Bird deaths in No.Dakota – 07/30/2004

  • October 1, 2013 at 3:19 am #552

    Hundreds of Dead Birds Found for Sixth Straight Year at Popular
    Hunting Spot in North Dakota
    The Associated Press

    FARGO, N.D. July 29, 2004 — Hundreds of dead birds have been found
    for the sixth straight year at a popular hunting spot in south
    central North Dakota.
    Wildlife officials suspect that most of the deaths were caused by
    salmonella, and they are warning people not to handle dead or sick

    Officials discovered the deaths of about 1,500 gulls and cormorants
    in the last month on an island at the Roesler Lake Waterfowl
    Protection Area, near Lehr.

    “We’ve been looking at some management strategies to try and get the
    thing stopped,” said Bob Vanden Berge, district project leader with
    the U.S. Fish and Wildlife Service. “There aren’t really any good

    Although wildlife health officials have yet to conduct tests on the
    dead birds, they suspect that some of the deaths were caused by avian
    chlamydiosis. The disease, which primarily affects birds, can be
    transmitted to humans who come in direct contact with sick birds or
    areas where they congregate.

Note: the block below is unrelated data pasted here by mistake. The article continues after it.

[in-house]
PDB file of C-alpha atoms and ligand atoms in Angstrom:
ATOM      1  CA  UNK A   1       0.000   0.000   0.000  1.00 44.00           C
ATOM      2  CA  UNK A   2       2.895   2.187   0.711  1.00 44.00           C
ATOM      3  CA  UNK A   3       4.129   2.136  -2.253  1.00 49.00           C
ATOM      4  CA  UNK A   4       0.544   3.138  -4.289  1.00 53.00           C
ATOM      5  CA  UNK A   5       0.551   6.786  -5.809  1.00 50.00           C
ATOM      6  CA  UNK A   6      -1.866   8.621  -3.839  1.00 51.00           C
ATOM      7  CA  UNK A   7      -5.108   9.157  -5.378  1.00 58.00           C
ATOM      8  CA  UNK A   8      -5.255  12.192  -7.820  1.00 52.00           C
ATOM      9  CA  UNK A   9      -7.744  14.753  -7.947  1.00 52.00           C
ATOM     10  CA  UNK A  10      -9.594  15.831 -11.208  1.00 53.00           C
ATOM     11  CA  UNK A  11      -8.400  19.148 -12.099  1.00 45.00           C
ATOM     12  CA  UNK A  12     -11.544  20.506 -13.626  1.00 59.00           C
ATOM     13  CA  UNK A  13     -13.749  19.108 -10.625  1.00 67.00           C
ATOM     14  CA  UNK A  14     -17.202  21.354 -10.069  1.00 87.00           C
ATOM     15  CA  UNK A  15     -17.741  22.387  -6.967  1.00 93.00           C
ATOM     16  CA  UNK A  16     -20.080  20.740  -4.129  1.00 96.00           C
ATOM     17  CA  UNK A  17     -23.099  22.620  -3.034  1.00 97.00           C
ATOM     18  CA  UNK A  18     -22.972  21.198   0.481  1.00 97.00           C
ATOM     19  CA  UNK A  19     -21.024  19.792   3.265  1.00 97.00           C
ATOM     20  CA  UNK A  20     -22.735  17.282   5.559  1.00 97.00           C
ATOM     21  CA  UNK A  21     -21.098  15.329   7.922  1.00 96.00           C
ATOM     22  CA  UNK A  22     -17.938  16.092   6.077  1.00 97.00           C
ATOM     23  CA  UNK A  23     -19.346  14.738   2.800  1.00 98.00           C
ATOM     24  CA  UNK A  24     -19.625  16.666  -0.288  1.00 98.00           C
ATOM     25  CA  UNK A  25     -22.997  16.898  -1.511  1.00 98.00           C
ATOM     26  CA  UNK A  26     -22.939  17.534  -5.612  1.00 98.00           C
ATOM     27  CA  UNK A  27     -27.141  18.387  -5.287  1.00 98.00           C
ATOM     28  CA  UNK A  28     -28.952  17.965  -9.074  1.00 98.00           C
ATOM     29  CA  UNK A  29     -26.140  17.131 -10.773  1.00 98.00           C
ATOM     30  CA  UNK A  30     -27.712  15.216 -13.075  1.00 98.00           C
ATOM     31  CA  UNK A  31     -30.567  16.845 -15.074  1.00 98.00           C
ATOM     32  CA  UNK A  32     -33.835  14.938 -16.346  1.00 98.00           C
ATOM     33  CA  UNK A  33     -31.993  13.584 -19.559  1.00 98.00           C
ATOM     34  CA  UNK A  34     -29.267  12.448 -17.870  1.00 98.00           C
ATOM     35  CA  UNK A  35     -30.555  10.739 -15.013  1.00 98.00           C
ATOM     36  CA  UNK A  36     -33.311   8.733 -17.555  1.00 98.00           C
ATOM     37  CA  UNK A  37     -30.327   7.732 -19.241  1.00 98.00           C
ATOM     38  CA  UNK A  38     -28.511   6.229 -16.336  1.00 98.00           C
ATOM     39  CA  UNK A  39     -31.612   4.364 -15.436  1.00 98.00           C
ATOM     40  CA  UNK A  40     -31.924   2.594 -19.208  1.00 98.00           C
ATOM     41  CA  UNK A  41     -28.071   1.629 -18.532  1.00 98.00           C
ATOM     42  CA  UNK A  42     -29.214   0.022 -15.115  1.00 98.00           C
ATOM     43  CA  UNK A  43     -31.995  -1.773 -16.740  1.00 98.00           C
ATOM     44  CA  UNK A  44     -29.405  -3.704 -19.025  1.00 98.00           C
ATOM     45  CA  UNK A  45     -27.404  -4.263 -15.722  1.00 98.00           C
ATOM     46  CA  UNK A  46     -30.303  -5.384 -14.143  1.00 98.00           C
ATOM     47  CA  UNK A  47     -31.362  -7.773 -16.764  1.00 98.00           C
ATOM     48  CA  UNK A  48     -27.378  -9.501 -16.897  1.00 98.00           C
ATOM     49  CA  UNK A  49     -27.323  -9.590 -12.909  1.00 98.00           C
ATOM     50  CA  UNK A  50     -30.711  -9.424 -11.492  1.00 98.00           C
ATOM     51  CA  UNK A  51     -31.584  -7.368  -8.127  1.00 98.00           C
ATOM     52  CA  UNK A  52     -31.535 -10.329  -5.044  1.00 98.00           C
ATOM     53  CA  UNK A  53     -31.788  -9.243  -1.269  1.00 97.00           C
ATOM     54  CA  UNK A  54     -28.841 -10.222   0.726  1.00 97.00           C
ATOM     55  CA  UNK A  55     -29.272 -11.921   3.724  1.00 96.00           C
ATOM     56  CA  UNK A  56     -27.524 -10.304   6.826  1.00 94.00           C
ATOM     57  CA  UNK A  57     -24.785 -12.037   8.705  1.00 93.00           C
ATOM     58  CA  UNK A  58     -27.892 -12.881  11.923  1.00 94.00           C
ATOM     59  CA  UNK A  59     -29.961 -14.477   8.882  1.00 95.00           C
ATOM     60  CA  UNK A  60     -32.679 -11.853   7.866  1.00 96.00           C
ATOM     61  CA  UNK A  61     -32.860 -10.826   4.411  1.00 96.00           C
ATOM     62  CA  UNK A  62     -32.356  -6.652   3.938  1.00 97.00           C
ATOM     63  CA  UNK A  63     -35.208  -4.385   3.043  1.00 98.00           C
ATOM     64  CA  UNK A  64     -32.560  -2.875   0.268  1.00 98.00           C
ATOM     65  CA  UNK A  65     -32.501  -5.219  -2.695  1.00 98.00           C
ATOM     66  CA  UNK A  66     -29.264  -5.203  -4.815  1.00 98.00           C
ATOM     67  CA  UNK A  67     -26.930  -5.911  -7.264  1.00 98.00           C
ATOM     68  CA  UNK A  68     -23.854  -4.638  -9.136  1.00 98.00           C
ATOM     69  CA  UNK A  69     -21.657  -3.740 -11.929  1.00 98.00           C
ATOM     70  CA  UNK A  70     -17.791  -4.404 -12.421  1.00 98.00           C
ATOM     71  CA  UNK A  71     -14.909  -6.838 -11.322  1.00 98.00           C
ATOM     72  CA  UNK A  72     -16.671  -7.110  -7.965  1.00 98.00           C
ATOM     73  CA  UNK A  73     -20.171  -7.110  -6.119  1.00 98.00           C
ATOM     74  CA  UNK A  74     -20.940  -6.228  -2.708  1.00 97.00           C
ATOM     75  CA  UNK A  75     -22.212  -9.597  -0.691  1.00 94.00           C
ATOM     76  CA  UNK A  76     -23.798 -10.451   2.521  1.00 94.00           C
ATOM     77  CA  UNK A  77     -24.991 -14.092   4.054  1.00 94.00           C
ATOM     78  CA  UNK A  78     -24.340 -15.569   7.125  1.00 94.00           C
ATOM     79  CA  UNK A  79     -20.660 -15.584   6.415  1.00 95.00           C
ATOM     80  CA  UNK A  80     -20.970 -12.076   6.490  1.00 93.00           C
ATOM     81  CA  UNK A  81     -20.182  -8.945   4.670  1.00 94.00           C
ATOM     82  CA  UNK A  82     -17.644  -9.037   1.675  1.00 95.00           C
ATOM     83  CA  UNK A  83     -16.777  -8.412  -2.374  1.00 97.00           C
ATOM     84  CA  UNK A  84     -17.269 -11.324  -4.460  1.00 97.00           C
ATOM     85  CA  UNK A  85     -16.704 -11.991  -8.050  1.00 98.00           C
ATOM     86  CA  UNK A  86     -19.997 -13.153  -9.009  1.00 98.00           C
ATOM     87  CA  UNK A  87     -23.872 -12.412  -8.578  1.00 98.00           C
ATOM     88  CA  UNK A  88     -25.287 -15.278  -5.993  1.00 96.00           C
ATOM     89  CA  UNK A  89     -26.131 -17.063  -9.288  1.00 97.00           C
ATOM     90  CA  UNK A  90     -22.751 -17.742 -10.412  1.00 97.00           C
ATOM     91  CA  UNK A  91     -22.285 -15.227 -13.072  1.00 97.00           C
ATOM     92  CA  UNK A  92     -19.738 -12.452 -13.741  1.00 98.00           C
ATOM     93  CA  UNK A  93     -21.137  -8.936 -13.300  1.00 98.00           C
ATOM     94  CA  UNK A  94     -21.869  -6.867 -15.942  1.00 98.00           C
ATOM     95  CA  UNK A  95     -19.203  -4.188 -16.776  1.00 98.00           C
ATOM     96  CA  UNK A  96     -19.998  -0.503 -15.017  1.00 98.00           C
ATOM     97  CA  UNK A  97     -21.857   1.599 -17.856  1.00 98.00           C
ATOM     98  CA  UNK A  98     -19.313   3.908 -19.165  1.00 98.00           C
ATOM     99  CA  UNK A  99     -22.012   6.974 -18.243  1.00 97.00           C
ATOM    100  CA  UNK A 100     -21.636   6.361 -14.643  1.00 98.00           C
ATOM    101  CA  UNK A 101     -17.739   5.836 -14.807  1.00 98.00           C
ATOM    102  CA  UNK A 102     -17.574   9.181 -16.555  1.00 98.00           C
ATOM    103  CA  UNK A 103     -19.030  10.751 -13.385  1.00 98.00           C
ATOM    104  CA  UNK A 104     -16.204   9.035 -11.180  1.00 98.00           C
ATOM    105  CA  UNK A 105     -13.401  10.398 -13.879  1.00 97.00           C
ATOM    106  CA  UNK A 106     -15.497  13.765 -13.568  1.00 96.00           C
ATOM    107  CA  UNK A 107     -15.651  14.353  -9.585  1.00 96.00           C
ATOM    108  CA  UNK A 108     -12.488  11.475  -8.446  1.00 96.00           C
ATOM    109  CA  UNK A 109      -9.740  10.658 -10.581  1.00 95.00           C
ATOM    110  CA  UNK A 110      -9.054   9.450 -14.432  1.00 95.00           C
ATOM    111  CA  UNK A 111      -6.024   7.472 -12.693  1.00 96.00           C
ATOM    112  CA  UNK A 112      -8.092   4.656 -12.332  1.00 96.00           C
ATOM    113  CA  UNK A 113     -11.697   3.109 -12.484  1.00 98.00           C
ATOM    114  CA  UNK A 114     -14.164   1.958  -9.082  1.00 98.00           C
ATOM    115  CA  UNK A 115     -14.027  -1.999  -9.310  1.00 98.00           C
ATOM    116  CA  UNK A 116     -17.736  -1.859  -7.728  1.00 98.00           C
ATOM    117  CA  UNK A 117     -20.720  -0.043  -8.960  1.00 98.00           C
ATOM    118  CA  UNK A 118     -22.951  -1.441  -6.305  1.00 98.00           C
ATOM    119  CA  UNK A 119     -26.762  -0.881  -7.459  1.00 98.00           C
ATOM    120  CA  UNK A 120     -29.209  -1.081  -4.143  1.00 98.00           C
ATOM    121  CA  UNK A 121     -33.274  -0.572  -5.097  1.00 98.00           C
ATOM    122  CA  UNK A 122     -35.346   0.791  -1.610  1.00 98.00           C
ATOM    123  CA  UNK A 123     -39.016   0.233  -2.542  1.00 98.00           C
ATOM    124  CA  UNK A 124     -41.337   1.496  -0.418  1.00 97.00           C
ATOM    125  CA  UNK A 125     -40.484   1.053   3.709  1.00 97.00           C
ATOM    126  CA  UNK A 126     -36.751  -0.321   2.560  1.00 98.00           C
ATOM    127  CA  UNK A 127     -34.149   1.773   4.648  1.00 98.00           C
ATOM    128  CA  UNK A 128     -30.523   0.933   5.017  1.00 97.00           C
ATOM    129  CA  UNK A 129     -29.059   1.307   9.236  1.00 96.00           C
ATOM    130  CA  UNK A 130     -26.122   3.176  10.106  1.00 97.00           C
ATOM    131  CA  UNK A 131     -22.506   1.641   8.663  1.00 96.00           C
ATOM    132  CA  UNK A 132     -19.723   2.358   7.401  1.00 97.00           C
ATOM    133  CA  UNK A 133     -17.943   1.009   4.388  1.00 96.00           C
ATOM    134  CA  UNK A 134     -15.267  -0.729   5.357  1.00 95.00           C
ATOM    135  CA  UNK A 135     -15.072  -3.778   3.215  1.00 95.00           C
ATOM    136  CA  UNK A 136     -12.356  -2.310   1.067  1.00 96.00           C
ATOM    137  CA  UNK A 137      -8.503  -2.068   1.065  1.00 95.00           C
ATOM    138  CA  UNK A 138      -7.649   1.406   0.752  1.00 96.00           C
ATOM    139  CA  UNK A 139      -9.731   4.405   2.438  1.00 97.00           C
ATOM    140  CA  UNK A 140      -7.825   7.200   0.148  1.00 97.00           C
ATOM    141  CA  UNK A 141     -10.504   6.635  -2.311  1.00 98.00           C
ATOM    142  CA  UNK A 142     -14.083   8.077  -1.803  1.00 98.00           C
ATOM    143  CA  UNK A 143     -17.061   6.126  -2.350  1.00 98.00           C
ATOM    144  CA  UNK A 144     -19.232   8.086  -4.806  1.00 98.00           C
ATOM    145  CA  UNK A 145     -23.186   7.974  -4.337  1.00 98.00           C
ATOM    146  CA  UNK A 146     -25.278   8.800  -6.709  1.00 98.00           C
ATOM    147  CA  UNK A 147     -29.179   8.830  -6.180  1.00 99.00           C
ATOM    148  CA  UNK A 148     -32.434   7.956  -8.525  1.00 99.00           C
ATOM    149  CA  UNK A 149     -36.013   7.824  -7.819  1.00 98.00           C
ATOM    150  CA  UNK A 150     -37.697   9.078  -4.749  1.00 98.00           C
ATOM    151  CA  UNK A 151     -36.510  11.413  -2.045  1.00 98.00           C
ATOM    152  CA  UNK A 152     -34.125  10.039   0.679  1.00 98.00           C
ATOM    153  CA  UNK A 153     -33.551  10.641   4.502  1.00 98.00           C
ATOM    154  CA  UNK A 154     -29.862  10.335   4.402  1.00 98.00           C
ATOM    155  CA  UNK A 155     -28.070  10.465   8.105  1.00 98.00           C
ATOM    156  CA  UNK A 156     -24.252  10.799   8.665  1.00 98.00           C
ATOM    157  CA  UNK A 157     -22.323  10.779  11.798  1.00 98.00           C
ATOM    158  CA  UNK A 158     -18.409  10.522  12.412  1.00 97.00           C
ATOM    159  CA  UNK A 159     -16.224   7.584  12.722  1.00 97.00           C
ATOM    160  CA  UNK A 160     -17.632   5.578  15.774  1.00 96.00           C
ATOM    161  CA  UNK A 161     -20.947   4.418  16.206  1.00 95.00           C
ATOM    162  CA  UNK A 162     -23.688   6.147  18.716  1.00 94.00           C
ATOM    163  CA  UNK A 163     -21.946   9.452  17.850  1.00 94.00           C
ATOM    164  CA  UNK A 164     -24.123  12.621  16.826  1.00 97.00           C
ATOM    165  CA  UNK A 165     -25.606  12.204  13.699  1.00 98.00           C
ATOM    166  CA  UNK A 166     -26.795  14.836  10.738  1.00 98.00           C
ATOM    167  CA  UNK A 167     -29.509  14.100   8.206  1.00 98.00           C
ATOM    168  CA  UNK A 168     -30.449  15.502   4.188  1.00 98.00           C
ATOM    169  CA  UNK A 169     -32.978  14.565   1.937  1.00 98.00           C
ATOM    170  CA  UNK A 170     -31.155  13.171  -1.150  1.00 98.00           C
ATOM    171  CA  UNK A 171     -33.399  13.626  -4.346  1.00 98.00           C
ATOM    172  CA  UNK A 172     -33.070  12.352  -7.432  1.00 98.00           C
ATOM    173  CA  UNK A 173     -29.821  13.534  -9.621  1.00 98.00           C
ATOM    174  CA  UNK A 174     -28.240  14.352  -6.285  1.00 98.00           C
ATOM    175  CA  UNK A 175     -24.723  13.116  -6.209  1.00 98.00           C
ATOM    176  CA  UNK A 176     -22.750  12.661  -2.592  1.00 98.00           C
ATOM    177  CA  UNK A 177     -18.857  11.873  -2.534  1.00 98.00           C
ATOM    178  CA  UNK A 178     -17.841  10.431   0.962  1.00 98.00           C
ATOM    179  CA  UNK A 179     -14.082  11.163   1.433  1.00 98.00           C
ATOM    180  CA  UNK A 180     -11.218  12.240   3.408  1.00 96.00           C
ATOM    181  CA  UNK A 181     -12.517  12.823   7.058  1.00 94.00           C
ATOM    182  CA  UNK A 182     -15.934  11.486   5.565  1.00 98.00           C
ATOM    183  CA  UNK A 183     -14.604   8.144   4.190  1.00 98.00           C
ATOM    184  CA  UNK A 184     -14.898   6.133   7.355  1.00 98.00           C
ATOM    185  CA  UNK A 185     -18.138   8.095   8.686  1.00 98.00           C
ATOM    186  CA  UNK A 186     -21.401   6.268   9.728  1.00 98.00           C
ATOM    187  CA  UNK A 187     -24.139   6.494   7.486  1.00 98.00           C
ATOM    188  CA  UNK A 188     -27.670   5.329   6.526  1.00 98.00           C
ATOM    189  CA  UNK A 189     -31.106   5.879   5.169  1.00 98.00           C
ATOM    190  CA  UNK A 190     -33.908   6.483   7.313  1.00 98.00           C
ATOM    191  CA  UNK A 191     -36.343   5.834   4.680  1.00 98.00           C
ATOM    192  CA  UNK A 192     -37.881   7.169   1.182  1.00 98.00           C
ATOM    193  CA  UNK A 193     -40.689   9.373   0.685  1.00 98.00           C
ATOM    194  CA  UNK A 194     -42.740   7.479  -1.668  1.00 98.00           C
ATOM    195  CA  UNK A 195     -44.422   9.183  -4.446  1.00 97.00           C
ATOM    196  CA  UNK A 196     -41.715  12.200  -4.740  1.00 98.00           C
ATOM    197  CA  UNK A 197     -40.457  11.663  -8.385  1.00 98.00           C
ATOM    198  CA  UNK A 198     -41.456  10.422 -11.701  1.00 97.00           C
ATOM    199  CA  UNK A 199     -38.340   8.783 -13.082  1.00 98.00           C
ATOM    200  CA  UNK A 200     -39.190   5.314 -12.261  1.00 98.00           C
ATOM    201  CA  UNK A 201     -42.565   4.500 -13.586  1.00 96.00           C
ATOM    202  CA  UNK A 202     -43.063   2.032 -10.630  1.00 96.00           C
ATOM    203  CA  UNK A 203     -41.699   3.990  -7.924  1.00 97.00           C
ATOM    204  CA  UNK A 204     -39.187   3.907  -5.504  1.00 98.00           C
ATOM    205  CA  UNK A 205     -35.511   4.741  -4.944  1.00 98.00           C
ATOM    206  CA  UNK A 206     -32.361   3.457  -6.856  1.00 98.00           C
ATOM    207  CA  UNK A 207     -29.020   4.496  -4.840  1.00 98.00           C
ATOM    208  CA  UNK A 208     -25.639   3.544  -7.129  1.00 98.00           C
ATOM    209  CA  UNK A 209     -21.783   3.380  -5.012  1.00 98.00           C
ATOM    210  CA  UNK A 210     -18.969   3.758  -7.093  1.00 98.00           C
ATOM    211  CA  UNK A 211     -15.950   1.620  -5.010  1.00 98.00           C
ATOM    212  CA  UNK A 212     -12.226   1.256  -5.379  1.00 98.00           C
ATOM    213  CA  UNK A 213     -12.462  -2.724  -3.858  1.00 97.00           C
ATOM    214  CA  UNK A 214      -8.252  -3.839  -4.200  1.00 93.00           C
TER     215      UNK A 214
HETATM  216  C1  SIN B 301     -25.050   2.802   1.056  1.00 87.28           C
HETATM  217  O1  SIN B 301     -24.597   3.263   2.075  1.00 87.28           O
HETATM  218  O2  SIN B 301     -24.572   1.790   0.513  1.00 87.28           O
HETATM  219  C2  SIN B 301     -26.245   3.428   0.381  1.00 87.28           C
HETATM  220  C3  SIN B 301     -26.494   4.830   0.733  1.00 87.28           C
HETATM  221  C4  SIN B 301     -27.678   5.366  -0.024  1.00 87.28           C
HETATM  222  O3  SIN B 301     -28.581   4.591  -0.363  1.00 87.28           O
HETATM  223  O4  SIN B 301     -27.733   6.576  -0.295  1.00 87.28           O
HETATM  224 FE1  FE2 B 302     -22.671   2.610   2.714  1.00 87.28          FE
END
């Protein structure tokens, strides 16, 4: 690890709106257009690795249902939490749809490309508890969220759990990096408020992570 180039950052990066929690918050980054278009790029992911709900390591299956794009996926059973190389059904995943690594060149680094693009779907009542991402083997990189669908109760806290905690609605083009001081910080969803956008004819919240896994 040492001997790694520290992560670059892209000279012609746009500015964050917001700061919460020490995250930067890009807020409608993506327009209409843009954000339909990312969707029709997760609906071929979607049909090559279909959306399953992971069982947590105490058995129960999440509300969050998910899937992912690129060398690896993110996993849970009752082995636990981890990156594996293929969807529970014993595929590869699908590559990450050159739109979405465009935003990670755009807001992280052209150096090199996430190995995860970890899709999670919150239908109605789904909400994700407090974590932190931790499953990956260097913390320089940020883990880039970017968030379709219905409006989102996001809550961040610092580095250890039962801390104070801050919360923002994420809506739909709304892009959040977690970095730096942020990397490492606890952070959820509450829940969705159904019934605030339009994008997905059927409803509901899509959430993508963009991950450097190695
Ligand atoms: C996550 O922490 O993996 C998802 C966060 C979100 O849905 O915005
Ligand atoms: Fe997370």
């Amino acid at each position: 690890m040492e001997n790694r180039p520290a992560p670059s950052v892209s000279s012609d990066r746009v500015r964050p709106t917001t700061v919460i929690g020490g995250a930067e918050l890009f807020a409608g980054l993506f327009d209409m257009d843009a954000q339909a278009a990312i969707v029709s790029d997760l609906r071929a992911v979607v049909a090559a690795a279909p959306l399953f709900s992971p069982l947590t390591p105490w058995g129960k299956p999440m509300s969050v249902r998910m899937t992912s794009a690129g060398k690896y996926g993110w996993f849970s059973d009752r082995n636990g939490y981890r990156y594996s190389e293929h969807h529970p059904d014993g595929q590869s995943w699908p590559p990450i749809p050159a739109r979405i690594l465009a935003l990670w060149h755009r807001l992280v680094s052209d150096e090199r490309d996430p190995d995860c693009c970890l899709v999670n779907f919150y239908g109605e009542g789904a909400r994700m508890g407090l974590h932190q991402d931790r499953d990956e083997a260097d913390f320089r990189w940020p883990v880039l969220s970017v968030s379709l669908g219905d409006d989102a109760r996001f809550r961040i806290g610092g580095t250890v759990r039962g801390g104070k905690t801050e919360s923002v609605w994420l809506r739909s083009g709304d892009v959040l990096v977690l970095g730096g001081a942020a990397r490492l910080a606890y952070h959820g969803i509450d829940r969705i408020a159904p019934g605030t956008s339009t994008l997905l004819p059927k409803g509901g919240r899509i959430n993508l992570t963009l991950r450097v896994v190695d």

Health officials said human cases are rare, and the disease can be
    easily treated with antibiotics. Infected people usually suffer flu-
    like symptoms.

    “We have to err on the side of caution,” said Rex Sohn, wildlife
    disease specialist at the U.S. Geological Survey’s National Wildlife
    Health Center in Madison, Wis. “We just want people to be aware of

    The Madison center has been testing dead birds from that site since
    1999. The deaths have resulted from different diseases, even within
    the same birds, said Kathryn Converse, wildlife disease specialist.

    “Anyplace where you have colonial nesting birds, if there is a
    disease outbreak it’s going to be spread around pretty quickly,”
    Converse said.

    Most of the birds die from salmonella or fungal diseases, Vanden
    Berge said.

    About 10,000 birds have been nesting in the area each year. In the
    past, most of the dead birds have been fledglings that are
    susceptible to disease, Converse said.

    Some of the sick birds may continue to fly for a while, Vanden Berge

    “Our concern is that someone will find one of these birds along the
    highway or some other place and want to nurse it back to health,”
    Vanden Berg said. “But it’s not a good idea to pick up a sick or dead
    bird, especially if it’s a gull or a cormorant.”

    Signs have been posted at the wetland area, advising hunters and
    other visitors about the outbreak.

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